US Net Neutrality Game Over…or is it? FCC Regulations Could Be Challenged by States, Opponents Still in the Ring
Posted on: June 12, 2018, 07:31h.
Last updated on: June 12, 2018, 07:34h.
US net neutrality had an open-casket wake on Monday, as Obama-era rules designed to safeguard an uncensored and equal opportunity internet were rolled back and replaced by a new set of Federal Communications Commission (FCC) regulations that give more power to service providers in how they deliver online content to Americans.
Under the old rules, internet service providers (ISPs) were required, by law, to treat all online content the same way: regulated or un, glorious or revolting. That means they were prohibited from speeding up, slowing down, blocking, or otherwise discriminating against any type of content whatsoever.
Now that’s all going to change, but what does it add up to in real terms for internet users in the US?
In an op-ed for CNET on Monday, FCC head Ajit Pai insisted the new regulatory framework will “protect the free and open internet and deliver more digital opportunity to more Americans,” without explaining precisely how.
“Our goal is simple: better, faster, cheaper internet access for American consumers who are in control of their own online experience,” claimed Pai.
The new rules give ISPs free rein to deliberately slow down or block traffic from certain websites or apps.
But will that lead to unfair advantage for providers if they make their own online products more easily accessible to impatient users? For example, Comcast could potentially run Netflix at a slower speed than its own Xfinity On Demand streaming service, or block Skype to promote its Xfinity Voice.
Online Gambling Implications
ISPs claim they aren’t going to do any of these things, but the door has at least been opened for the possibility.
They could, for example, start charging customers extra for services not yet offered. Many fear that ISPs could one day charge customers more to access internet services that are currently included as part of your monthly bill, so that the internet could begin to look more like cable TV.
The new rules could also foster an environment that will favor established internet giants over new entrants. What this all means for online gambling is not yet completely clear.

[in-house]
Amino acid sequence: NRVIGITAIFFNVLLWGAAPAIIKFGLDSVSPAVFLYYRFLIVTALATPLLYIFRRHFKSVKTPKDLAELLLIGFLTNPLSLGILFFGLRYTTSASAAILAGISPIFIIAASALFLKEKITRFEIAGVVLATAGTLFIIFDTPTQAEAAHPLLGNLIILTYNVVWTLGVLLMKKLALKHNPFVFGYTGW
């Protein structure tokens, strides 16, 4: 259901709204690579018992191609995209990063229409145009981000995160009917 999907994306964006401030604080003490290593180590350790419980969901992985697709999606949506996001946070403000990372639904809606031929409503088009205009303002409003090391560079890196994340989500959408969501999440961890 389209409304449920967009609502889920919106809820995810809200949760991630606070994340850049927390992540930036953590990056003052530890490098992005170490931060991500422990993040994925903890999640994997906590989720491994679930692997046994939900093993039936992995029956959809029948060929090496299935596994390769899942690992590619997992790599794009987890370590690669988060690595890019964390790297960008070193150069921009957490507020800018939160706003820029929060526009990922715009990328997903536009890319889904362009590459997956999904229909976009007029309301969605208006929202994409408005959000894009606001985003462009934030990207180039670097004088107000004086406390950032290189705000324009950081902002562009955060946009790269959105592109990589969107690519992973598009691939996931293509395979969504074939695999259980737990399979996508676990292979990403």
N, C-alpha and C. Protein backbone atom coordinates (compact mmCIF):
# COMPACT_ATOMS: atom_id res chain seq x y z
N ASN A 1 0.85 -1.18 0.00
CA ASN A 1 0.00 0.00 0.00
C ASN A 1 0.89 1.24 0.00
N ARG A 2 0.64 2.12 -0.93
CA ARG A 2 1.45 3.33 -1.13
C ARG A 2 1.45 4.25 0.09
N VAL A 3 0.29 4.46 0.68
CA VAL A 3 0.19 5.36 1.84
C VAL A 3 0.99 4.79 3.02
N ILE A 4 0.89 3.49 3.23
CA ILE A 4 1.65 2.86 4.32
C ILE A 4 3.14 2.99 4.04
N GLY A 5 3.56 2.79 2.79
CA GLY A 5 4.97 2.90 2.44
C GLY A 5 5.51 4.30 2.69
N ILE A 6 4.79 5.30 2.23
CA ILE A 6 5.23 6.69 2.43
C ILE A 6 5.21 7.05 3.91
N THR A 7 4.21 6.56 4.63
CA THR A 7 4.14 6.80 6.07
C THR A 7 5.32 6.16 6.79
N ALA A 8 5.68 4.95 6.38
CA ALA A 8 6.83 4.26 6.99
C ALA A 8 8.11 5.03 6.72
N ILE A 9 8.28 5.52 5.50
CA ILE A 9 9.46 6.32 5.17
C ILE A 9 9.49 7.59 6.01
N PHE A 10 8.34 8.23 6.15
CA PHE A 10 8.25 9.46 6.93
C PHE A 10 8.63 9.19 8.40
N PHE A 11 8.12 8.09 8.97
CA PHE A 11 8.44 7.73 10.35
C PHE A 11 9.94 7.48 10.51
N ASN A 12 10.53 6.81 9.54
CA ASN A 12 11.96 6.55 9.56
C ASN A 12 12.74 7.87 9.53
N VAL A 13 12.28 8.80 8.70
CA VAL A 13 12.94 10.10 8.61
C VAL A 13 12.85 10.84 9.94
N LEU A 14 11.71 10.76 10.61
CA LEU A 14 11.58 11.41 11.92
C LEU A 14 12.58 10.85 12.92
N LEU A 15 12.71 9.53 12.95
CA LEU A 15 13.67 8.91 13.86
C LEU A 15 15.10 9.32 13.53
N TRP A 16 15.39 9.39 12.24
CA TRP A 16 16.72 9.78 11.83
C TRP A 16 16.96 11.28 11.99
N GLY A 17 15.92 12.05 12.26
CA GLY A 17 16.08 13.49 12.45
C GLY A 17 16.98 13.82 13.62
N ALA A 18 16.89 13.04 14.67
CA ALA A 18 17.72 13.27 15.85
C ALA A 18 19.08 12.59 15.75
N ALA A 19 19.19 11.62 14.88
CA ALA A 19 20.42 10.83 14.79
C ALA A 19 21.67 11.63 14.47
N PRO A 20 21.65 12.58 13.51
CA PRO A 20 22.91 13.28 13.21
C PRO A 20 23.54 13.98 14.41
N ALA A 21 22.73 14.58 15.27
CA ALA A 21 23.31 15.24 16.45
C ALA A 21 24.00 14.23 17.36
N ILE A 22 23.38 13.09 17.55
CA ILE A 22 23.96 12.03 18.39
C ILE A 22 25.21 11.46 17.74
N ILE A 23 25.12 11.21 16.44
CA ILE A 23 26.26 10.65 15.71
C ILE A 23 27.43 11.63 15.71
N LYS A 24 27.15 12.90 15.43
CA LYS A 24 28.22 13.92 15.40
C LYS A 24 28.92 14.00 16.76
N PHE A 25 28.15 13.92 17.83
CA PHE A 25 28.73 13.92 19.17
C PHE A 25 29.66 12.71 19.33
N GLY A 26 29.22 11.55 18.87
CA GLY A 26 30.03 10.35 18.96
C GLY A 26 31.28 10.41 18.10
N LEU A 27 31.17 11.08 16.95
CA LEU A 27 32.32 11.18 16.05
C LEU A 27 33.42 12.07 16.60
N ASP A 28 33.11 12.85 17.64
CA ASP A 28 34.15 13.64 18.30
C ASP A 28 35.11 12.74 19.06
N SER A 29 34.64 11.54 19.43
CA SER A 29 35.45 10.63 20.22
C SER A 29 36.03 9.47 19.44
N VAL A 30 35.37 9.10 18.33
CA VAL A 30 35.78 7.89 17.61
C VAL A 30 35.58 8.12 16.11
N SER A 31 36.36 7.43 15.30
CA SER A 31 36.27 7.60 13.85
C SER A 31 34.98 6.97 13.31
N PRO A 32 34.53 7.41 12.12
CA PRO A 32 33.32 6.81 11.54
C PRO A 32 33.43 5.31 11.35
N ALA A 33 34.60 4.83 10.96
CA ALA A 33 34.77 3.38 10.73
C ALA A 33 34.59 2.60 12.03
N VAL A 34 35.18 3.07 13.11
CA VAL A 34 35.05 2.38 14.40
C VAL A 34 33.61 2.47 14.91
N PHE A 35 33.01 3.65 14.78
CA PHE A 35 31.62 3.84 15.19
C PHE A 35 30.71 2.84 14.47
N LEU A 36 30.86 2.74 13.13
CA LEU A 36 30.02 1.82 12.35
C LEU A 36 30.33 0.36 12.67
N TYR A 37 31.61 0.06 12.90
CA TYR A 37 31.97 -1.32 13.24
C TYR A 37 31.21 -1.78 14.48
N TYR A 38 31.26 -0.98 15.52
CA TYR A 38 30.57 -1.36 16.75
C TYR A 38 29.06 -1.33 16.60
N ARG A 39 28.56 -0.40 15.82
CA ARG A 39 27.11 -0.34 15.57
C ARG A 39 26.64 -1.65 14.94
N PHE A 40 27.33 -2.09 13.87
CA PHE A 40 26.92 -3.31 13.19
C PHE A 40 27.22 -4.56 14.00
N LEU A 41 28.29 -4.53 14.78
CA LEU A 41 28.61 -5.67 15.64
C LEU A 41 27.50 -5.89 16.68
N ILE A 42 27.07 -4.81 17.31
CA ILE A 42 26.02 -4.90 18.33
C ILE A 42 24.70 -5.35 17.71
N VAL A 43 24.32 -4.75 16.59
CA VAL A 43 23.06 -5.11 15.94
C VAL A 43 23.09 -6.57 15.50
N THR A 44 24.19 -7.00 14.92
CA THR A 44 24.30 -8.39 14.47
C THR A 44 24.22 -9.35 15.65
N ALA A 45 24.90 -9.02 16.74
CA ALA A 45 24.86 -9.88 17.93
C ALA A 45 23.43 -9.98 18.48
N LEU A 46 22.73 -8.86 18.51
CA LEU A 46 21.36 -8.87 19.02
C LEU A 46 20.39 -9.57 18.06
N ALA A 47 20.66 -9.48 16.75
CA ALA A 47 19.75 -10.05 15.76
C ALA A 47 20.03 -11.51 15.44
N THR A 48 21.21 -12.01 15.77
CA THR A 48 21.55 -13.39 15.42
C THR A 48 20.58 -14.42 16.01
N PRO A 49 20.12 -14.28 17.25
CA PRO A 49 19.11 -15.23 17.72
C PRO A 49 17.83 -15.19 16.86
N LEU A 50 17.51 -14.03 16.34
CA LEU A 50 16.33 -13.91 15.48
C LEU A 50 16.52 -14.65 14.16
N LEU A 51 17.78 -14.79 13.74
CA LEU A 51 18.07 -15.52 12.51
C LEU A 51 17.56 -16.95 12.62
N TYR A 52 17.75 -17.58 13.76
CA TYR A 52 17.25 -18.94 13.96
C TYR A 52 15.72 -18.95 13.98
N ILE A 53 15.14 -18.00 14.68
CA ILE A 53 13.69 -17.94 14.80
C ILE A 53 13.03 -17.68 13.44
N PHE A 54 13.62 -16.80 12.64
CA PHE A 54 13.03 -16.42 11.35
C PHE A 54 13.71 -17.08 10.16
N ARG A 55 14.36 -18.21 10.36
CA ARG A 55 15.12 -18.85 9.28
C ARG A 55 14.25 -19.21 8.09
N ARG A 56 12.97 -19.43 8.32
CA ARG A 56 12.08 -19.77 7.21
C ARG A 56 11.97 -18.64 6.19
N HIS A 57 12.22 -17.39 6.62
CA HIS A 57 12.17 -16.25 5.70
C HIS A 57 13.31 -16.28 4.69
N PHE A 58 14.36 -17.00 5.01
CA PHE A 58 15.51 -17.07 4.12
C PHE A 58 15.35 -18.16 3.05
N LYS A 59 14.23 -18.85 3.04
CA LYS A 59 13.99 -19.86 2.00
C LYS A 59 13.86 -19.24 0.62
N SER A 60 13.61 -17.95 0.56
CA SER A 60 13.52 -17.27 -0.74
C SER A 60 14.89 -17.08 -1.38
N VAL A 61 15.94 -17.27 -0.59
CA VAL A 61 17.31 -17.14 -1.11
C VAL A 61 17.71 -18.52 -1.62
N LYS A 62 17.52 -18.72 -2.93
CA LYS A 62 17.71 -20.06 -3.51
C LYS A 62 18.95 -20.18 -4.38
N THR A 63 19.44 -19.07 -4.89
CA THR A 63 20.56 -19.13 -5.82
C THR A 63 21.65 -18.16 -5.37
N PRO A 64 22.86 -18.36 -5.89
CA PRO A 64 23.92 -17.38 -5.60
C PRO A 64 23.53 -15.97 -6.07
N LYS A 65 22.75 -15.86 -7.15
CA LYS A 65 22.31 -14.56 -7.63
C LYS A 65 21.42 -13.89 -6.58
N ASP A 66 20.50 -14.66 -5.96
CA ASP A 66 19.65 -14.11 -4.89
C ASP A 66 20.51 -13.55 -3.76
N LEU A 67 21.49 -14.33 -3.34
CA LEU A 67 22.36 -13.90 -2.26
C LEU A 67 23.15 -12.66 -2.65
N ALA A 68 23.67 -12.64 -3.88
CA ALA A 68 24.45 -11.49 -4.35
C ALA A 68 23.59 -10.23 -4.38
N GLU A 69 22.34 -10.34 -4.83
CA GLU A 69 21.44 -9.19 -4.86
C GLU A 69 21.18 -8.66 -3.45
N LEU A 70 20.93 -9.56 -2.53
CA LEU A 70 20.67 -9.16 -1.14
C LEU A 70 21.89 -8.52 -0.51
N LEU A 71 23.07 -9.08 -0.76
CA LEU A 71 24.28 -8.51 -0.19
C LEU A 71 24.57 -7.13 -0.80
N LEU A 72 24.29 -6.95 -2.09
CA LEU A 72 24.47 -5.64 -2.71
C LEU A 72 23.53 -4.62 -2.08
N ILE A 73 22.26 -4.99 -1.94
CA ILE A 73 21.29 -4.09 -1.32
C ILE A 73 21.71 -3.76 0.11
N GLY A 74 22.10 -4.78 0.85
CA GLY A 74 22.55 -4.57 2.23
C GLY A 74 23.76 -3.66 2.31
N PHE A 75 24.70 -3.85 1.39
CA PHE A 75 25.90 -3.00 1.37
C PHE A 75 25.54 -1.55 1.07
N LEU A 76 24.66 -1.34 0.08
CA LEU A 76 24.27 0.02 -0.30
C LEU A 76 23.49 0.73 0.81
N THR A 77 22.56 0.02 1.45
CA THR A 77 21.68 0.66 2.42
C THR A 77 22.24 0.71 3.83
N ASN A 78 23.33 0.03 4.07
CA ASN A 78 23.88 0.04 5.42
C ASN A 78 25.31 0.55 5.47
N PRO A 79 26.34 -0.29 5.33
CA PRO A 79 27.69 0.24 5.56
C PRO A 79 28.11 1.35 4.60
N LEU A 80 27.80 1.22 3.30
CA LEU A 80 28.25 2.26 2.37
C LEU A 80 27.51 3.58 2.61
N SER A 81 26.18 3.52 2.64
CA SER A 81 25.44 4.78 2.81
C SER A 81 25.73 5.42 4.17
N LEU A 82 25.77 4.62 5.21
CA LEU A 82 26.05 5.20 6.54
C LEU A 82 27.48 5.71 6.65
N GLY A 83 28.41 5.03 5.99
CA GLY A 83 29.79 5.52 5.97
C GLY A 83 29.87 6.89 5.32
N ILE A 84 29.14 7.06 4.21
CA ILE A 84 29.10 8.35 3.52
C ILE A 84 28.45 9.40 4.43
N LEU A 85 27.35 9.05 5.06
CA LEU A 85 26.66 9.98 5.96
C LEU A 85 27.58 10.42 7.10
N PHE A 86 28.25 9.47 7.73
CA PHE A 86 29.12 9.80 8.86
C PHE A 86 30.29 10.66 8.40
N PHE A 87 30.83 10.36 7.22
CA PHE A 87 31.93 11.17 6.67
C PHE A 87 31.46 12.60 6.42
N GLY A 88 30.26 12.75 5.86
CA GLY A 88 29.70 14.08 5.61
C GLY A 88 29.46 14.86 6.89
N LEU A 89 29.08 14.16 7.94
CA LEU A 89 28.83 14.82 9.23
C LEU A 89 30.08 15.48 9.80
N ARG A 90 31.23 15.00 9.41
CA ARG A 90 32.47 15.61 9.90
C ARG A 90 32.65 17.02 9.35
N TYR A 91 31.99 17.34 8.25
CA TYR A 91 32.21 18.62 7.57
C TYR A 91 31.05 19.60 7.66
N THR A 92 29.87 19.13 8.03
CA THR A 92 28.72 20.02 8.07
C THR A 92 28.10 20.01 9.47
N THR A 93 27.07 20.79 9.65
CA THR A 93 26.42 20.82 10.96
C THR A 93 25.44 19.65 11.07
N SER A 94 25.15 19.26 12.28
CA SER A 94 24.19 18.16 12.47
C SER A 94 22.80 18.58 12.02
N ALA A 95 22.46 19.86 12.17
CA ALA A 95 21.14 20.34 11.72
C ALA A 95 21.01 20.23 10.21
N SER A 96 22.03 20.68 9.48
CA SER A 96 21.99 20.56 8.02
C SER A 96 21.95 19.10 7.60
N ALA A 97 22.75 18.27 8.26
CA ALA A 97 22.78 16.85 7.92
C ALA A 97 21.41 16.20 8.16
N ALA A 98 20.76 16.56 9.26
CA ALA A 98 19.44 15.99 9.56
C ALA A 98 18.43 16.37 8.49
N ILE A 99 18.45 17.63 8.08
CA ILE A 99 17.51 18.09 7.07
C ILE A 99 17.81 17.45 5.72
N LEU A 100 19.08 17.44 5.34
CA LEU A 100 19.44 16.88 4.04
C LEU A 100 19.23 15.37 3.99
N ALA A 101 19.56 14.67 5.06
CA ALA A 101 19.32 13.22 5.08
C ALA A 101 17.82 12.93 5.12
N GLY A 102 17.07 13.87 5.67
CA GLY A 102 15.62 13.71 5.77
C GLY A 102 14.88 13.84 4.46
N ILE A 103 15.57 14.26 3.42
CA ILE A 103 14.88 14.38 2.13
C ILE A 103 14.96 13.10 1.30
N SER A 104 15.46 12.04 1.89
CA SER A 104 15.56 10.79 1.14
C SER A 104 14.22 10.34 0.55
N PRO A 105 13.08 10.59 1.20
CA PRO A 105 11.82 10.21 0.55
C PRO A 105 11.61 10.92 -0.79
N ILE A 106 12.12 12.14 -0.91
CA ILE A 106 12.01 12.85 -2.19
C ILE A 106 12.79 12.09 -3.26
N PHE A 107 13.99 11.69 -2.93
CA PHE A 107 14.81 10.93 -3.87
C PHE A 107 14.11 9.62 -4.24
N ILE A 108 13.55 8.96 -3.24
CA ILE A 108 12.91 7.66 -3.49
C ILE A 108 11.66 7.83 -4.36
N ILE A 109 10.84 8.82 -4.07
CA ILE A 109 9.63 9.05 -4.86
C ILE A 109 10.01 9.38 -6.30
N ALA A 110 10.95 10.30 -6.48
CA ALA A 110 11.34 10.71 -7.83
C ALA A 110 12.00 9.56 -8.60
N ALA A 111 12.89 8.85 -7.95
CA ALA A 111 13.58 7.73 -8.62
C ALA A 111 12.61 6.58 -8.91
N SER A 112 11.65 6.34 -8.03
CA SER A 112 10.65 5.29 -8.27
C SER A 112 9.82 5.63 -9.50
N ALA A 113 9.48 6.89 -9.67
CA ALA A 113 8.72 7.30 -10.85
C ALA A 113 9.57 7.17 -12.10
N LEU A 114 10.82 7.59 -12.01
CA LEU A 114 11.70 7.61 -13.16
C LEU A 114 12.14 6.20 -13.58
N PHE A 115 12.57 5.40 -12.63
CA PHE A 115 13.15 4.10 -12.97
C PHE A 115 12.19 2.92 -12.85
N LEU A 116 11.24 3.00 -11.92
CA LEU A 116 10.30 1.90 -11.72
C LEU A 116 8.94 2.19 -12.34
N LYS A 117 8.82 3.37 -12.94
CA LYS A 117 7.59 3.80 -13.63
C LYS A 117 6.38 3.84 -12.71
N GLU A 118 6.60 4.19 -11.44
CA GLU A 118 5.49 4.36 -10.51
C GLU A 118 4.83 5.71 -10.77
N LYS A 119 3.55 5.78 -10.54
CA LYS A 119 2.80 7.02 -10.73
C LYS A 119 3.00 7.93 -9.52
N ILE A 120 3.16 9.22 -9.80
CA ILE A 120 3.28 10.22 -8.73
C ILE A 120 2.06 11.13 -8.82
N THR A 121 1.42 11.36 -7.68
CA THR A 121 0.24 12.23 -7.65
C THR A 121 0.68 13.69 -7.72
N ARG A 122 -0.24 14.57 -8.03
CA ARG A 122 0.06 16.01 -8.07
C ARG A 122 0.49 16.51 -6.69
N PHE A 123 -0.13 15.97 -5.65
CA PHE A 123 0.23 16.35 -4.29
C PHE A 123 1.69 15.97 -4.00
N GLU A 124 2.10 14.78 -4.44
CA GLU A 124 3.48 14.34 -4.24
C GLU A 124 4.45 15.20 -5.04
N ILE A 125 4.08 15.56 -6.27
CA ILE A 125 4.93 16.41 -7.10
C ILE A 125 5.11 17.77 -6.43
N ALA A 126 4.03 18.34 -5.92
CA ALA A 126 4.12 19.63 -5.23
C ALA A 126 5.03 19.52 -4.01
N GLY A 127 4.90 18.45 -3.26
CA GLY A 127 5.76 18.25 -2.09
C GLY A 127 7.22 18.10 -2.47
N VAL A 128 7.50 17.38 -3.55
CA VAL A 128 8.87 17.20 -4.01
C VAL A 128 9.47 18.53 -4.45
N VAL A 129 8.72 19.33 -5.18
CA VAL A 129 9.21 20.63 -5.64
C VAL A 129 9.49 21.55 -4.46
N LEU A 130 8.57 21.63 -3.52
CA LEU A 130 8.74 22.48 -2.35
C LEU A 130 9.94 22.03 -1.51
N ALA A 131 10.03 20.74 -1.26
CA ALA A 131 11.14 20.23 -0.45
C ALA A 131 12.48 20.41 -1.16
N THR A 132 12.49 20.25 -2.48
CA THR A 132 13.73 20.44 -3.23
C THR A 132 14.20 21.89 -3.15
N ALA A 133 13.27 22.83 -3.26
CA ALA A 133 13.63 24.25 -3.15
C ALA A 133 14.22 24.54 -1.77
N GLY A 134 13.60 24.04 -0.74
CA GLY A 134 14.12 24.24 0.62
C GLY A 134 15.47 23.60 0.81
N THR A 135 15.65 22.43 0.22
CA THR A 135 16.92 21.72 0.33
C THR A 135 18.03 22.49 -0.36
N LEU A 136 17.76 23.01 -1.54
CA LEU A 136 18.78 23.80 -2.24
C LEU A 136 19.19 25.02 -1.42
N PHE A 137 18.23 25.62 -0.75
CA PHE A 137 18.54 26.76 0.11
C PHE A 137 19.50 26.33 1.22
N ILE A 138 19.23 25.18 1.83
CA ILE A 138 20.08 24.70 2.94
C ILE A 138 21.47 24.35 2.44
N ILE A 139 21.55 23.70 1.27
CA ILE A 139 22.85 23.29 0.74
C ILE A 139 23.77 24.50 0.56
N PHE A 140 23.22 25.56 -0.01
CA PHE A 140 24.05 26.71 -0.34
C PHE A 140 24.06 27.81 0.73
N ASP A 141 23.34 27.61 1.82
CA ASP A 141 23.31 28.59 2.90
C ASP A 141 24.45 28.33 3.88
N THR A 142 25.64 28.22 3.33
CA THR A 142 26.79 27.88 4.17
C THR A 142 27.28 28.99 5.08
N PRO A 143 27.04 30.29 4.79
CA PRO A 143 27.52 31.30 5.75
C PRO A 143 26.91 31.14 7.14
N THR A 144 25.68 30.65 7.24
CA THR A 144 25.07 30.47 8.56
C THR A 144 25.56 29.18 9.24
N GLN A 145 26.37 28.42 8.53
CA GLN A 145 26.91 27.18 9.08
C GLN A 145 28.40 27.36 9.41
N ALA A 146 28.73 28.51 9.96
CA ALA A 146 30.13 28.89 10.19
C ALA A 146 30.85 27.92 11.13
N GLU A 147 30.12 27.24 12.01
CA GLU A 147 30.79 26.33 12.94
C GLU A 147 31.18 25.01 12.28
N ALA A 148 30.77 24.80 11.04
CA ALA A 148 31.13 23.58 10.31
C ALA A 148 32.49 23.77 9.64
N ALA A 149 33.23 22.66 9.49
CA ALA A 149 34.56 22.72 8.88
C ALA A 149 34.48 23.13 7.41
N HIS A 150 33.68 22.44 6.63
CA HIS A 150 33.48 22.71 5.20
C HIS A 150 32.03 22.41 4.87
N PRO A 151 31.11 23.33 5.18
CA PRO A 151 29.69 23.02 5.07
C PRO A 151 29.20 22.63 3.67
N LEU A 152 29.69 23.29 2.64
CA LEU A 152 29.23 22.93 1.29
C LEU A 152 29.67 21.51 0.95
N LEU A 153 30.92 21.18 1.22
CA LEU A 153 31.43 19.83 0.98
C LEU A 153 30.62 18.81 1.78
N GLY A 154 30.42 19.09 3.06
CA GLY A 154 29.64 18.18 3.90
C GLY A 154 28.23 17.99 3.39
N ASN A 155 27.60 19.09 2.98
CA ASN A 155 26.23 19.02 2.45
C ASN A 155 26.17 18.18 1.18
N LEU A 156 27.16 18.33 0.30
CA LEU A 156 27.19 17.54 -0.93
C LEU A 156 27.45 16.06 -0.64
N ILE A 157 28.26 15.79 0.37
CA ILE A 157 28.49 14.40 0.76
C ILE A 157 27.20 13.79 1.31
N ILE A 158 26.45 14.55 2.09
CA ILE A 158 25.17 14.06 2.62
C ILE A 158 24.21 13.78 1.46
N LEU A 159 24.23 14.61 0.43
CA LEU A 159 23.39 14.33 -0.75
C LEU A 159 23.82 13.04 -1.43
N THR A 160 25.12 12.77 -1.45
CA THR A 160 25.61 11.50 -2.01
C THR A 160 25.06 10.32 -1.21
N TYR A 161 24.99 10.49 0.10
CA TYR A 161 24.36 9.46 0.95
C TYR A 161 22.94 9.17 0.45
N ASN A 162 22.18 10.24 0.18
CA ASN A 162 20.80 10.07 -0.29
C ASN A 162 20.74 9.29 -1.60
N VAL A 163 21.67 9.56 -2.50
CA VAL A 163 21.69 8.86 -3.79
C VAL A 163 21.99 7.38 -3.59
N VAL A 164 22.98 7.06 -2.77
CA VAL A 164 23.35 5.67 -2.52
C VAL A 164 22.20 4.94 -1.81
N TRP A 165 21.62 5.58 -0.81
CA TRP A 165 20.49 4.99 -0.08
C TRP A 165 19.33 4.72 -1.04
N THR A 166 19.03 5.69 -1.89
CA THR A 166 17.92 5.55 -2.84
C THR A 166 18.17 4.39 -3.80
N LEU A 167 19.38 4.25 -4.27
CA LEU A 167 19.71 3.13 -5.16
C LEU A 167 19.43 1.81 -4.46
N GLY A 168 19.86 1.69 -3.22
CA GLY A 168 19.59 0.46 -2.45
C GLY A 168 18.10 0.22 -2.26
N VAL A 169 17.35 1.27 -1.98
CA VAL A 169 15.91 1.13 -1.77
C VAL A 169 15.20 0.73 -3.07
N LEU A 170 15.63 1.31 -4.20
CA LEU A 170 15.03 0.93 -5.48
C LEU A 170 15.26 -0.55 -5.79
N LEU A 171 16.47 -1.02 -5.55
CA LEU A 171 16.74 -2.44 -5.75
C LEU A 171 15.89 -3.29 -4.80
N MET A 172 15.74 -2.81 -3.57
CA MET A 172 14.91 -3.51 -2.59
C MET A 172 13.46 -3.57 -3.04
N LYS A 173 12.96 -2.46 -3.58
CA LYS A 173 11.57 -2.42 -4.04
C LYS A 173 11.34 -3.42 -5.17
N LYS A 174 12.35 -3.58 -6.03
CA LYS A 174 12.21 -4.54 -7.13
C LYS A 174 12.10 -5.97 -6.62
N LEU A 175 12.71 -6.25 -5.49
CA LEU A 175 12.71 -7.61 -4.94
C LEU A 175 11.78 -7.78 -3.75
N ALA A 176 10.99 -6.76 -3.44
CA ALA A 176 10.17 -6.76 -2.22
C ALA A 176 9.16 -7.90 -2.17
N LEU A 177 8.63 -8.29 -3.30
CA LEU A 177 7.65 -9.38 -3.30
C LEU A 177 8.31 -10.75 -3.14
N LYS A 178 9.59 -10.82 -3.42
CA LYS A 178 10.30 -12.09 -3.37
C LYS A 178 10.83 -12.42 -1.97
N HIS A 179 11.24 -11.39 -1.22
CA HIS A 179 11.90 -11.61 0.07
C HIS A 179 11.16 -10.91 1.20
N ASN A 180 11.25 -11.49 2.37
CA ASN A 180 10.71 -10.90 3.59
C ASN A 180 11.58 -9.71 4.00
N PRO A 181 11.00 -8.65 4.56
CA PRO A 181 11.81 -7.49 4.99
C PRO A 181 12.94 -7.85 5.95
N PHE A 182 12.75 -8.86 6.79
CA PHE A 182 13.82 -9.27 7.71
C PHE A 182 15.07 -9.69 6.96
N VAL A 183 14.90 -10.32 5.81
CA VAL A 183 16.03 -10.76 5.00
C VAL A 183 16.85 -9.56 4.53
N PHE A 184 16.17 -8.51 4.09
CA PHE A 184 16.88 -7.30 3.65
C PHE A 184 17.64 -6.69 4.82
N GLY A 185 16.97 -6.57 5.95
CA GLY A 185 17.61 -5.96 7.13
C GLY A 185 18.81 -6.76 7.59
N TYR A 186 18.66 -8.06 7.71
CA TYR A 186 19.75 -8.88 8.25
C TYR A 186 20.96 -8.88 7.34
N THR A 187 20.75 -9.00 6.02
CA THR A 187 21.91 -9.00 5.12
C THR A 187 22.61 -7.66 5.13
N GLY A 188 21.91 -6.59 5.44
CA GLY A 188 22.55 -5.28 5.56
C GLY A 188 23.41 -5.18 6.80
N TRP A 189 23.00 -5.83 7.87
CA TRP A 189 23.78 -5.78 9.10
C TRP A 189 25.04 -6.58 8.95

But it could potentially make it easier for ISPs to slow or block gambling websites if they so choose.
ISPs will still be beholden to the Federal Trade Commission (FTC), which will act against providers if their behavior is deemed to be anti-competitive, but only if they are “deceiving the public.” How that will be determined and regulated is the tricky part.
There are some 7,000 US internet service providers, according to the CIA, making it the most abundant ISP center on the globe. Trying to keep abreast of what each one does will be a challenging situation at best for FTC regulators.
One thing is almost certain: with the new rules now in force, service providers will be emailing users about changes to their terms of service.
While there has been fierce resistance since the FCC’s vote to repeal the rules last December — including several public demonstrations outside the FCC building in Washington, DC — no fresh protests were reported on Monday.
Net neutrality is not going down without a fight, however. Over 20 states have sued the government since December in a bid to stop the repeal, as have the public-interest group Free Press, the Open Technology Institute think tank, and Mozilla/Firefox. The new laws have also been challenged in the Senate.
And despite a directive in the new framework that forbids states from adopting their own laws on net neutrality, Washington and Oregon have already done so, while California is hoping to follow suit, setting the stage for an unavoidable legal showdown.
But that seems to be the new normal across America these days, and with New Jersey having freshly won a Supreme Court ruling that overturned a long-standing federal sports betting directive in May, American states are likely to feel more empowered than ever to push back.
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